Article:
Wild West

Or do you just screw the system, do away with the waiver wire and live life by the seat of your pants?

Sure, a bit of luck may allow one team owner to hear a rumor or see an injury report first and beat the league to the free agent pool. The hermit may get all the best free agents every Monday night while the rest of the league sleeps. But at least you all have a fair shot at getting who you want when you want them.

The Question

I don’t really have an answer for this one. I prefer using a waiver wire simply because I often write during games or go out to watch them with friends. I like to have a day to collect my thoughts before I get to deciding how to rebuild my team for the following weekend, but there is something to be said for being able to get a player the second your gut tells you that you must have him.

Last season, my most competitive league settled on the “use it and lose it” method. It seemed to work like magic as I used mine often to replace a player without too much concern while others held out all season for the big score — and eventually landed Tony Gonzalez for their patience when he was dropped by a less-than-genius owner. Was it fair? It was close. At least there was a bit of strategy involved rather than luck.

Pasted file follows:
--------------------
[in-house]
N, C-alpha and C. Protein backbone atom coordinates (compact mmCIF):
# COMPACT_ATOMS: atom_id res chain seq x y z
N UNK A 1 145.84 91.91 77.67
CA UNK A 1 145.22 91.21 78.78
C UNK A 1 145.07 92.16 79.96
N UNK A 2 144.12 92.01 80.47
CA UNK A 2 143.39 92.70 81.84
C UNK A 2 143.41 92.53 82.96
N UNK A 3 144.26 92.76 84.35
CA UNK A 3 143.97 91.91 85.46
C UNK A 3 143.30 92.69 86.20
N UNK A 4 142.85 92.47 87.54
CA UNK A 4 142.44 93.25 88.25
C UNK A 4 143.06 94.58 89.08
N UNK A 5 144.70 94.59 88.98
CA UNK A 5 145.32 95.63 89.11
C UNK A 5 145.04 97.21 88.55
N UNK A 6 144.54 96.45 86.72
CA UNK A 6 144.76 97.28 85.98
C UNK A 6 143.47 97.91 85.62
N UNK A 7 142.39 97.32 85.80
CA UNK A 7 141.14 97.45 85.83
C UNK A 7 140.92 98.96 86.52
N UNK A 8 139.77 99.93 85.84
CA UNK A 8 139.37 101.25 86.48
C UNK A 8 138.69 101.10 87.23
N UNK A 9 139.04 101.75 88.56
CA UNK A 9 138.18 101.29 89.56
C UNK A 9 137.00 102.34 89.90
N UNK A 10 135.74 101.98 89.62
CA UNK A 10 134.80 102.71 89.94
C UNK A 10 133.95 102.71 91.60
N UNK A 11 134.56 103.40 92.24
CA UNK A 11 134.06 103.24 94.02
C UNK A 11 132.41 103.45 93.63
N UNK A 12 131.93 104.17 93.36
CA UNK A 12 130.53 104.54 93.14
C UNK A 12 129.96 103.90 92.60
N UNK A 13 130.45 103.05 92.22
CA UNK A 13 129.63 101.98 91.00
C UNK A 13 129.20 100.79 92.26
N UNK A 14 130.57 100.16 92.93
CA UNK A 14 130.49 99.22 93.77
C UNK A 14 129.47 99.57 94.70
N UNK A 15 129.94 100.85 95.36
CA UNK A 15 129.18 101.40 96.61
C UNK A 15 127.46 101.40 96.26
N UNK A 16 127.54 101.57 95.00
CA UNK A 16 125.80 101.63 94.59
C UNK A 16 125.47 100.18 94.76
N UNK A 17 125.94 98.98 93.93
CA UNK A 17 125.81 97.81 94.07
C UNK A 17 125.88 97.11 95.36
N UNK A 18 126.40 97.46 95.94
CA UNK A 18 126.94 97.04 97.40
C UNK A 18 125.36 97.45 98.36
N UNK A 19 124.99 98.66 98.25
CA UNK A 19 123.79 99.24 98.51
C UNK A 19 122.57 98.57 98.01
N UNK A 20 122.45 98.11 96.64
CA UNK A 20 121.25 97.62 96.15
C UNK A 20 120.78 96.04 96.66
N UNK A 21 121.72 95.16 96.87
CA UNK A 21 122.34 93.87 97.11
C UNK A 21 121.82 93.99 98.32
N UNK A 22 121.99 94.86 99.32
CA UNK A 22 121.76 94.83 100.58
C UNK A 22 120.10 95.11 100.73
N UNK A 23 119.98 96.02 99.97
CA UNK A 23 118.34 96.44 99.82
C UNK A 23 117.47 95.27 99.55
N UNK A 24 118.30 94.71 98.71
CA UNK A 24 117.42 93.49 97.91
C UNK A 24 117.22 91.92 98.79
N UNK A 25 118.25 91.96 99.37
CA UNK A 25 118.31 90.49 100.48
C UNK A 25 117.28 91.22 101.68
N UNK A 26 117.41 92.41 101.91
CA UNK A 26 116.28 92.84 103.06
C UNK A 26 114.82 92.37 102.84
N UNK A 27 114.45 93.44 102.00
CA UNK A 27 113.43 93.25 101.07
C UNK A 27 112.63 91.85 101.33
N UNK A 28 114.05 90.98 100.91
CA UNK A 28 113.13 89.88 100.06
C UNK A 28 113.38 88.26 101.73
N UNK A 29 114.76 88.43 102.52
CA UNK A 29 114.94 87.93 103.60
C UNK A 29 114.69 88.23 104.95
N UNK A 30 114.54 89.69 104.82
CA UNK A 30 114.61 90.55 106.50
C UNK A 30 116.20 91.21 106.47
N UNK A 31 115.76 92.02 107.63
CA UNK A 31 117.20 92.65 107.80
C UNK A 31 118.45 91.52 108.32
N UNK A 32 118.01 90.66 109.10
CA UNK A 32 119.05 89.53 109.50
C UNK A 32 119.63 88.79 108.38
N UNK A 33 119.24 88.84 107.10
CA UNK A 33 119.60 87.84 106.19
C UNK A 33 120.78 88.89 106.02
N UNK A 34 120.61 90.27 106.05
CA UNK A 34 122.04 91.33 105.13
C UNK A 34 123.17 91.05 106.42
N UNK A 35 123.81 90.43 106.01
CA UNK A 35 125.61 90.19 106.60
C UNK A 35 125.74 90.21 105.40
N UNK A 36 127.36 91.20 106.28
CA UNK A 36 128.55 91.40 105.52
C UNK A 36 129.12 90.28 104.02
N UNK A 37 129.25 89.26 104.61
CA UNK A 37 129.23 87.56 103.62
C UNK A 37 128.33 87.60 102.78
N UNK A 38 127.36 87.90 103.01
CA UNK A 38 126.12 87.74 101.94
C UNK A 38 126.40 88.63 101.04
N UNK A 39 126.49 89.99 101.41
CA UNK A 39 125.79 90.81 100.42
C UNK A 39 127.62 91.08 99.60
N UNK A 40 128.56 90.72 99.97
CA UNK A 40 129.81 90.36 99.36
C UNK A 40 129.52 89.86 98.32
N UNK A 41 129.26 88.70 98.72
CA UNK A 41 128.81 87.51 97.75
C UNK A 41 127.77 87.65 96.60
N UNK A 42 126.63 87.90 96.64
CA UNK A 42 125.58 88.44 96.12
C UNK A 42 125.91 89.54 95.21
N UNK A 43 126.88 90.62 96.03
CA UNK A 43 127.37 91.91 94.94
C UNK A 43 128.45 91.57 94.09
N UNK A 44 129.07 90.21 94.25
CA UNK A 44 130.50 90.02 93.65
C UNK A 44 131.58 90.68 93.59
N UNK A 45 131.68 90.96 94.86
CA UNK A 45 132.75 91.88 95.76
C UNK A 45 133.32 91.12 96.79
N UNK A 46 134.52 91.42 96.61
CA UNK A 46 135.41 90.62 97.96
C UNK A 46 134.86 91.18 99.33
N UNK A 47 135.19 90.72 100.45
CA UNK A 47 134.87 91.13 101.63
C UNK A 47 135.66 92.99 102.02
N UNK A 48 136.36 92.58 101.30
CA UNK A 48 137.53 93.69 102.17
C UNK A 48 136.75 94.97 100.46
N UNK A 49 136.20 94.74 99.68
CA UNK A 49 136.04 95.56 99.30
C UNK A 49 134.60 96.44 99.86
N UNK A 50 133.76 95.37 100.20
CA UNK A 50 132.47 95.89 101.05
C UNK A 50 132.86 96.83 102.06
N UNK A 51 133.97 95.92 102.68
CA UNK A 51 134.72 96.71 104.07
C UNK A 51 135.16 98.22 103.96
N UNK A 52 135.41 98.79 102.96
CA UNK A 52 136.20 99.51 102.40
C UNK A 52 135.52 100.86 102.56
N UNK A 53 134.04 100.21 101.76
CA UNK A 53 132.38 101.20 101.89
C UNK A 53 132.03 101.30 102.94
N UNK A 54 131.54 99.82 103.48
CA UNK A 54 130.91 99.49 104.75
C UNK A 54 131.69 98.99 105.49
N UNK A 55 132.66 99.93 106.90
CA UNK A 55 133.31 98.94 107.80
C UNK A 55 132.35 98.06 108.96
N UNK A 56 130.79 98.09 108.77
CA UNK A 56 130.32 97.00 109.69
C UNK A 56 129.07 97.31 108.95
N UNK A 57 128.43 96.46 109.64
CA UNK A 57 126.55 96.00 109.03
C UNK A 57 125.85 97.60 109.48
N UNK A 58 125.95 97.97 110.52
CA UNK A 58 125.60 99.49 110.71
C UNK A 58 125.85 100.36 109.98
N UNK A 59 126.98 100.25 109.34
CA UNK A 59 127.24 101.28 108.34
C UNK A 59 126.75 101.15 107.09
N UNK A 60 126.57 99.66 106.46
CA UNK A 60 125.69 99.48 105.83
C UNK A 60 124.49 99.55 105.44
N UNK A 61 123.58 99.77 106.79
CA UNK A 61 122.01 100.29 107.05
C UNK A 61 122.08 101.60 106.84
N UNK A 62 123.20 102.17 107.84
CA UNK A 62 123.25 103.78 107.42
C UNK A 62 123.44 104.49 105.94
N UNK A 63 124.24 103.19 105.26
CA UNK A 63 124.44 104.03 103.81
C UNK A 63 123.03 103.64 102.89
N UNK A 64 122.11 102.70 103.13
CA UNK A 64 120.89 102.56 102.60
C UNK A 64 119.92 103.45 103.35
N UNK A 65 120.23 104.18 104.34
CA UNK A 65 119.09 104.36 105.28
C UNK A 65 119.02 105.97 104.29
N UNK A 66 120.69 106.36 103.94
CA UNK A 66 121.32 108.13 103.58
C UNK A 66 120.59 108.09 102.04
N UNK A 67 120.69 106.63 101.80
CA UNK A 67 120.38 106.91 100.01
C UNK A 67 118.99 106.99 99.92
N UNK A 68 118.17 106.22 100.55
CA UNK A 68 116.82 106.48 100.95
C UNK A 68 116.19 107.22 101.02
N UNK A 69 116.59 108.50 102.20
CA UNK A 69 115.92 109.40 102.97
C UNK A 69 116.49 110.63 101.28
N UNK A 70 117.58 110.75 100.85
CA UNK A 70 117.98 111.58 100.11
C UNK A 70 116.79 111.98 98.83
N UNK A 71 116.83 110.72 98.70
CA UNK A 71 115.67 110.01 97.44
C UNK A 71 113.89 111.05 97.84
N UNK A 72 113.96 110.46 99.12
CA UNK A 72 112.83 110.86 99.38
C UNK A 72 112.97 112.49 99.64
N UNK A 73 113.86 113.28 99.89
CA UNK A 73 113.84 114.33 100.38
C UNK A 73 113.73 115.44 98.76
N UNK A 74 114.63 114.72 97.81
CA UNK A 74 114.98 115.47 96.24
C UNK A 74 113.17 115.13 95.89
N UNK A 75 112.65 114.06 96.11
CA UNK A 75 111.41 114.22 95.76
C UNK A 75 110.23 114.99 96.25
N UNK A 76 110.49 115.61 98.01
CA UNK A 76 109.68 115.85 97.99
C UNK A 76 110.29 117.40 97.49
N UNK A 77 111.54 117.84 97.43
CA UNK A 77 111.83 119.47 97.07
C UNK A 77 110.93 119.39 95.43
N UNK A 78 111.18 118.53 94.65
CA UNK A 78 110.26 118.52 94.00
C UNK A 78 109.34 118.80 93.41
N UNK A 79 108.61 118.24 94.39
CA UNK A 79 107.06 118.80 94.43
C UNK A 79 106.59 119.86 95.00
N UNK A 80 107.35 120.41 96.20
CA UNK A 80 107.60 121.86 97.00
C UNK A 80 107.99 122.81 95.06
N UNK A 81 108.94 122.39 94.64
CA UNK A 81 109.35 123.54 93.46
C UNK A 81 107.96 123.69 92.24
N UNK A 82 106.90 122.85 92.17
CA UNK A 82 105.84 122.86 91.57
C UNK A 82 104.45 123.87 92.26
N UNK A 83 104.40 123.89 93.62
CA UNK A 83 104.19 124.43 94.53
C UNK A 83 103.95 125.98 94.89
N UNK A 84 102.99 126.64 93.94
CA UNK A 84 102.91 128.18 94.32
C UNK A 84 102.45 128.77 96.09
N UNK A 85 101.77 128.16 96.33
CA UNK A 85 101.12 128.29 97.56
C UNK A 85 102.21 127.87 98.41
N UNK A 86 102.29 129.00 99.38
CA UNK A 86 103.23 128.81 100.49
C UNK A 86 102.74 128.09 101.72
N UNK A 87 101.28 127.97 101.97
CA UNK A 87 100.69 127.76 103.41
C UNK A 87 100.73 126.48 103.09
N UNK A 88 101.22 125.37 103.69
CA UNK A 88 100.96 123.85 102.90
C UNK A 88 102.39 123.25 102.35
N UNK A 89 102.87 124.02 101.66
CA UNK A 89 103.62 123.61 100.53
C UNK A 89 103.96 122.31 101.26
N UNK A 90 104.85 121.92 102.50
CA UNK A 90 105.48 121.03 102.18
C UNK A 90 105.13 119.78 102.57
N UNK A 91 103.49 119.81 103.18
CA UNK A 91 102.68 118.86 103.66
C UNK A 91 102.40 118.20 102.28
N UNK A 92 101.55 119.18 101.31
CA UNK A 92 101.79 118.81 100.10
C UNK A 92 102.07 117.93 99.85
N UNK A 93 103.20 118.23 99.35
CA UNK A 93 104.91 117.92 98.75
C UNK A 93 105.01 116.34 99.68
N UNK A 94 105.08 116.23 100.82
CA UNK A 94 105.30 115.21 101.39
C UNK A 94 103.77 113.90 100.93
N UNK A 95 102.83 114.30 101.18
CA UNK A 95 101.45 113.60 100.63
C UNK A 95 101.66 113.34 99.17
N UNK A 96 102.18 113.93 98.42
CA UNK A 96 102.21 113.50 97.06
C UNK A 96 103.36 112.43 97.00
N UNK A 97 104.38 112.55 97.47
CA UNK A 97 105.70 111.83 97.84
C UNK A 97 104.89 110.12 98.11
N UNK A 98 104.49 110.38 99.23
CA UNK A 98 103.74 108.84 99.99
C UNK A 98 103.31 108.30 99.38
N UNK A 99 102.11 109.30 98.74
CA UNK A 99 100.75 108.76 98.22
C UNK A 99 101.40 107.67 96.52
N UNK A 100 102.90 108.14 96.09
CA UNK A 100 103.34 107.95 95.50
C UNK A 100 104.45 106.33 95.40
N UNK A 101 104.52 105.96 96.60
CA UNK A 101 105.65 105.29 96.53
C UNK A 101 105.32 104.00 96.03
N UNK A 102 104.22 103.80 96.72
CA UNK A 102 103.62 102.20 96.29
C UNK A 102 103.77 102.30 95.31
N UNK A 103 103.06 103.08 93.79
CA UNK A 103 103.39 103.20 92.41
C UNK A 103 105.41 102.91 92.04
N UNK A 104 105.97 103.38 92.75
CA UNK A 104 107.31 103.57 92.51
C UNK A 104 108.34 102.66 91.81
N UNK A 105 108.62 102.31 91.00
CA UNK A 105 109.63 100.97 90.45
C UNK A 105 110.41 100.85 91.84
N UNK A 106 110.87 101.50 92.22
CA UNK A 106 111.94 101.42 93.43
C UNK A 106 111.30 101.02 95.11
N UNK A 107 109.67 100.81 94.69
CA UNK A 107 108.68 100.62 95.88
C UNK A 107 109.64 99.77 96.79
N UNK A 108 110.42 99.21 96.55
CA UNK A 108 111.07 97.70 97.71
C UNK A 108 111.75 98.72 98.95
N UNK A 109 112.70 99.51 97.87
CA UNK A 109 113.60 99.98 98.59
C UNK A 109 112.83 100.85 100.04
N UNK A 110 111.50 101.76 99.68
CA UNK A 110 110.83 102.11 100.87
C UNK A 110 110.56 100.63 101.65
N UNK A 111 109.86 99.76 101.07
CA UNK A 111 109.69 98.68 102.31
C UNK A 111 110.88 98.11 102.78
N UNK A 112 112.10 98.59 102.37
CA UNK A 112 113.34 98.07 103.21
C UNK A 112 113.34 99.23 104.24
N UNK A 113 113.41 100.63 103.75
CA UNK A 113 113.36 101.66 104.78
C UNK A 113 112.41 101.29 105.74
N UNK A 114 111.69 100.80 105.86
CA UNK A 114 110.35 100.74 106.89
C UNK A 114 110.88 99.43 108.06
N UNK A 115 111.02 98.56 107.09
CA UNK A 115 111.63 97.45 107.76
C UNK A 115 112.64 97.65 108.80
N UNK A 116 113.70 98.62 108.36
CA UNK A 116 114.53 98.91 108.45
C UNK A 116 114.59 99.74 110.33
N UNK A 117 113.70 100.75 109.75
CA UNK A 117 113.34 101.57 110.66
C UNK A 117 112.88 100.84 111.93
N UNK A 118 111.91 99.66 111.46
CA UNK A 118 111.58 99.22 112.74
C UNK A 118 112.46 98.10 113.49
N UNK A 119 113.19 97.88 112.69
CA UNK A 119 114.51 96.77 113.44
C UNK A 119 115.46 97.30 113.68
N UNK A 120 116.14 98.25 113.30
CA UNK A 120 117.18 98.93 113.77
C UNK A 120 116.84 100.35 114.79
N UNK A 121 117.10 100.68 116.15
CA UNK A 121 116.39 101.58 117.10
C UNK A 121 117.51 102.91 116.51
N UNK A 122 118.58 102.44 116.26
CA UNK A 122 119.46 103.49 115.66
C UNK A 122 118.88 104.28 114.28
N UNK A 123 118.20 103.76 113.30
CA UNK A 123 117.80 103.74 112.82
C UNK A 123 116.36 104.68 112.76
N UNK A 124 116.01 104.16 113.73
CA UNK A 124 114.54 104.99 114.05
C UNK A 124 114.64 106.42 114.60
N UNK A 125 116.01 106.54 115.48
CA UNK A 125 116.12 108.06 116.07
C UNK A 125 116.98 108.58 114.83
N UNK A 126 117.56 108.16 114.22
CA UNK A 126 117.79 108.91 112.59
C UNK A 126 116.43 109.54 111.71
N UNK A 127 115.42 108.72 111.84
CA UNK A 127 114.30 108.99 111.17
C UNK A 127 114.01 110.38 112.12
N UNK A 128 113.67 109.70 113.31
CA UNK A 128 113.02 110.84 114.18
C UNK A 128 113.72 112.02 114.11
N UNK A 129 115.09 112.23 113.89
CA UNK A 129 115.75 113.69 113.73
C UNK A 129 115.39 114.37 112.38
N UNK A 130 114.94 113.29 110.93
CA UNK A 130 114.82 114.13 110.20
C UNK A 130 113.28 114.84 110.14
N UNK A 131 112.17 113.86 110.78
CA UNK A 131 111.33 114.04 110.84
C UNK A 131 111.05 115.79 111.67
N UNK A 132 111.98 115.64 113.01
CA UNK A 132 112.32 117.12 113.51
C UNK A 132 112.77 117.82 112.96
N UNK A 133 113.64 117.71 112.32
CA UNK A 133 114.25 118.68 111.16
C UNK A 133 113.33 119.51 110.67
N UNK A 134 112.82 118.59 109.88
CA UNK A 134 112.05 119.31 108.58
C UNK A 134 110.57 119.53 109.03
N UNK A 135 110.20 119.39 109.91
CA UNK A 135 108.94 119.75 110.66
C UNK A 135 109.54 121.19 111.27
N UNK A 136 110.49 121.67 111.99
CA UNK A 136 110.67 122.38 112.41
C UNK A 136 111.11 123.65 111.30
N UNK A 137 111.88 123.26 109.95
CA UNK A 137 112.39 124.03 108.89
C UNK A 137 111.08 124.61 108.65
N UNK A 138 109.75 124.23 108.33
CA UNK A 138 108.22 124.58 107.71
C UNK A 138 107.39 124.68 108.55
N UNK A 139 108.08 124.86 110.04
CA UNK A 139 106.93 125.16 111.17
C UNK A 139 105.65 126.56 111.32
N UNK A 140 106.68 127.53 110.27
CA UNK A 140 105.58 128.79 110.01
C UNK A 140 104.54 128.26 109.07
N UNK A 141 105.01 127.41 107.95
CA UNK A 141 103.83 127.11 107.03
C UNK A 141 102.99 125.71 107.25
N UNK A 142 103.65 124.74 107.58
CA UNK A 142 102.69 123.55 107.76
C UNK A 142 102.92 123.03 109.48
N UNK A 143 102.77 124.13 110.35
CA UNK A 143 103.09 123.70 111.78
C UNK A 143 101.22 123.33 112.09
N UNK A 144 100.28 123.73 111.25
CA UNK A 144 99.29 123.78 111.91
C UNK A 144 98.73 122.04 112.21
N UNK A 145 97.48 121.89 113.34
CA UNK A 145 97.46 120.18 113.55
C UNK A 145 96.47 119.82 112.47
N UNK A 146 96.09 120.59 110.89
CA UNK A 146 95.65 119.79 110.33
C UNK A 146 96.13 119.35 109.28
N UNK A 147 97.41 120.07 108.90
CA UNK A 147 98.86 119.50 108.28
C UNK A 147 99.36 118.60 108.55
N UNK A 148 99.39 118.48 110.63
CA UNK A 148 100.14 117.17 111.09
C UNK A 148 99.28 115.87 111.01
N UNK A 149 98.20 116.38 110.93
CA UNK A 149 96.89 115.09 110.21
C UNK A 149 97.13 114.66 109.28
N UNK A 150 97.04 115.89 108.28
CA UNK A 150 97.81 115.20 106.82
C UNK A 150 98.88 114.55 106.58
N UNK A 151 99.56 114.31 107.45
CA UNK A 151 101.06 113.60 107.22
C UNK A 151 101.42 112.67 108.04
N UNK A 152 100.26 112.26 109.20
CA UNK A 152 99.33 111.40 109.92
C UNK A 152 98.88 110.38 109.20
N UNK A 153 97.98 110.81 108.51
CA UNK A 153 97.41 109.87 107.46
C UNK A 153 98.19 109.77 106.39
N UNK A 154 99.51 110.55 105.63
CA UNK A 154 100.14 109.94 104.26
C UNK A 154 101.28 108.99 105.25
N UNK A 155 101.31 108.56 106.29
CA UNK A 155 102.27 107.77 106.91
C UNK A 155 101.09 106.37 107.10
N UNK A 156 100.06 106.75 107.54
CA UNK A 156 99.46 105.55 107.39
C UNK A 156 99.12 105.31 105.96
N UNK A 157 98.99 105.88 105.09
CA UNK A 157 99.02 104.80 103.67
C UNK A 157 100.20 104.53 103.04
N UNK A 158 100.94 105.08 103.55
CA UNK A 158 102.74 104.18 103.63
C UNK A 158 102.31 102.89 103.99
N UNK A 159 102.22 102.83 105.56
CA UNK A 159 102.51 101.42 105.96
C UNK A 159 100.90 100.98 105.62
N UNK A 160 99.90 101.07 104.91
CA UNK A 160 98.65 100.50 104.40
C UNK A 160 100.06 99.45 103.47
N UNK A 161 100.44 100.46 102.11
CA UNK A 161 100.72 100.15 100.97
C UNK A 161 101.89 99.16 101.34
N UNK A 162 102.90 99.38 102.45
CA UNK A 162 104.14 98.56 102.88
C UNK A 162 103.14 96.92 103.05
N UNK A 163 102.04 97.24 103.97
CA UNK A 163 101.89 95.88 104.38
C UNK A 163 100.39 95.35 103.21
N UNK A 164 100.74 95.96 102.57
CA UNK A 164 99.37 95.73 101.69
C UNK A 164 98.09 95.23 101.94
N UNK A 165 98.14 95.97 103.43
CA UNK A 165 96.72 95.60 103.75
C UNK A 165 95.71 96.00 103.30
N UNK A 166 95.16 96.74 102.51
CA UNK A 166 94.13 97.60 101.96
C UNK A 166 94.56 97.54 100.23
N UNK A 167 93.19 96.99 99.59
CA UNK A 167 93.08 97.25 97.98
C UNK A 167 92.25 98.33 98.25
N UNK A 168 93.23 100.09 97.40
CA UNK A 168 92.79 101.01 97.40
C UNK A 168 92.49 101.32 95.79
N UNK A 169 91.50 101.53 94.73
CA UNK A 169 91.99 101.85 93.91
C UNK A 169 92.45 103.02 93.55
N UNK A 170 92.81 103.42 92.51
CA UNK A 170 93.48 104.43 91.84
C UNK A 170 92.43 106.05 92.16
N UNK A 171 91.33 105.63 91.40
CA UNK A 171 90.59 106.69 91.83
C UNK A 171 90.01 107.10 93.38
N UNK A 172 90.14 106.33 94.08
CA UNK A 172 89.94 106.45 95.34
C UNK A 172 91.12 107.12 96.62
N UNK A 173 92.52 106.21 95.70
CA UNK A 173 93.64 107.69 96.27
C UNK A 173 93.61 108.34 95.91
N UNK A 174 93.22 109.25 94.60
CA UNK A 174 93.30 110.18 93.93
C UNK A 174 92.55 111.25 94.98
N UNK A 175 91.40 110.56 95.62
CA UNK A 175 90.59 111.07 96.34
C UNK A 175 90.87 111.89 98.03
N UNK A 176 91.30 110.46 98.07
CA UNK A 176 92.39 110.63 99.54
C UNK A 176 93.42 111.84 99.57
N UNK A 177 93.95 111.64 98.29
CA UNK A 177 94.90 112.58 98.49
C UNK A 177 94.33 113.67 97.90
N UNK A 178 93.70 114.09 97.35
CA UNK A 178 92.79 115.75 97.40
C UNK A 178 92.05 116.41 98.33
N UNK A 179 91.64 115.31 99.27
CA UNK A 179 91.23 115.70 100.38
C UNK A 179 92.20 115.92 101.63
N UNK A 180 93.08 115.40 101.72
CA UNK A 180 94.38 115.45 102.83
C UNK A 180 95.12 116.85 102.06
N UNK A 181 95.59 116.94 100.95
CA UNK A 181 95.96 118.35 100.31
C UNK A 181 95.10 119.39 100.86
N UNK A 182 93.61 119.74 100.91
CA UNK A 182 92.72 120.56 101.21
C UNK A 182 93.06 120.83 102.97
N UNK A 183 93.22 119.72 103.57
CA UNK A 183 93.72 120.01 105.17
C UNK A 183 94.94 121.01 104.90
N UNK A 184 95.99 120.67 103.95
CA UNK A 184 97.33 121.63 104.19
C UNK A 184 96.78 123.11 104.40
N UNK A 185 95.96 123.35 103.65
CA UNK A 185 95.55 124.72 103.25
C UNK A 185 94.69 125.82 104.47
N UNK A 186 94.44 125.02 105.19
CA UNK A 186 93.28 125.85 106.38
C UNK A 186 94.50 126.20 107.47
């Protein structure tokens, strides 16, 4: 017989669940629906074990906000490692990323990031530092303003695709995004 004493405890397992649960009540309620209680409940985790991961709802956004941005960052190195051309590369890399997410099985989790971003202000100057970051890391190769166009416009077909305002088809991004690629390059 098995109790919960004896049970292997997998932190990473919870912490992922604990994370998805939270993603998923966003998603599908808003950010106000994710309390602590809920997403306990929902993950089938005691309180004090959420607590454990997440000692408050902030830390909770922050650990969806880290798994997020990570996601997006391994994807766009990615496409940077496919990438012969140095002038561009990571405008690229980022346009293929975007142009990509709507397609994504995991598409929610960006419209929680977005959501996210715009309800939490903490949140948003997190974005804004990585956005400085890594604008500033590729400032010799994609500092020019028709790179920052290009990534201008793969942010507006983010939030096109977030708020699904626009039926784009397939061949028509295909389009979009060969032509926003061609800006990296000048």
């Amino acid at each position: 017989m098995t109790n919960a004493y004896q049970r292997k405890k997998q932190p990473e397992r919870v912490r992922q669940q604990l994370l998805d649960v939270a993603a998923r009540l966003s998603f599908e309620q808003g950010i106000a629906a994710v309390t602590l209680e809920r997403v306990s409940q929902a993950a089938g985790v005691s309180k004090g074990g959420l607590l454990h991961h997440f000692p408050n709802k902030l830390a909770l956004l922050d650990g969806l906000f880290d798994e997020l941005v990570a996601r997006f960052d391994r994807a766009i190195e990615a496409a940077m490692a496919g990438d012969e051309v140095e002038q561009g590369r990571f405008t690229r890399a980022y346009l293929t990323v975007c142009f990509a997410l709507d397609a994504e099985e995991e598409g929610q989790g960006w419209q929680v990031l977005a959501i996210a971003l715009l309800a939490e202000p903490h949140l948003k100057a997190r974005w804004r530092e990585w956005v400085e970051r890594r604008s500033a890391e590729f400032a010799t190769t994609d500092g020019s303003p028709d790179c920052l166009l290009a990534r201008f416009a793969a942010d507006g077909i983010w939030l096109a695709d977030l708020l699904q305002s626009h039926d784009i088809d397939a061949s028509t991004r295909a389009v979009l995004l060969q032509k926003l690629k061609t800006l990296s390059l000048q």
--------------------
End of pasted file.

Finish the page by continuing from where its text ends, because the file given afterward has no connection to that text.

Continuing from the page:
What say you? Do you use a complicated system? A bidding war? Limited transactions? No waiver wire at all? Tell us about your method in the comments.

I’m always open to hearing what is out there, and maybe we can all nip those debates in the bud before we even start sending those emails.

To waiver wire or not to waiver wire? That is the question.

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  • http://www.fantasysportsdish.com/ Fantasy Sports Dish

    Last year I participated in two FF leagues. One league's WW was based on record and points scored for the week for the tiebreaker (MFL.com). Once the games start on Sunday everything is frozen until early Wednesday morning so if you're the worst craptastic team you get first pick when the WW process begins.

    However, the second league's WW never freezes, only your players do so you can still add them, but you can't drop someone who is currently playing (Yahoo.com).

    I actually hate #1's WW process as it gives everyone 3 days to catch up on who did what during the weekend instead of rewarding the ones who were paying attention to the games and so forth. Granted, the craptastic teams can't get better if they're always last to get the good players on the WW, but they should also be paying attention more in my opinion. :)

  • http://www.fantasyfootballfools.com Jacob

    That's a good point. The “worst picks first” waiver wire system has always received the most criticism in my experience as well. It pops up in a great deal of office leagues, but I think it's something fantasy football veterans grow to hate. The guys (or gals) who really do pay attention don't want the worst teams to benefit by simply by skimming ESPN on Tuesday.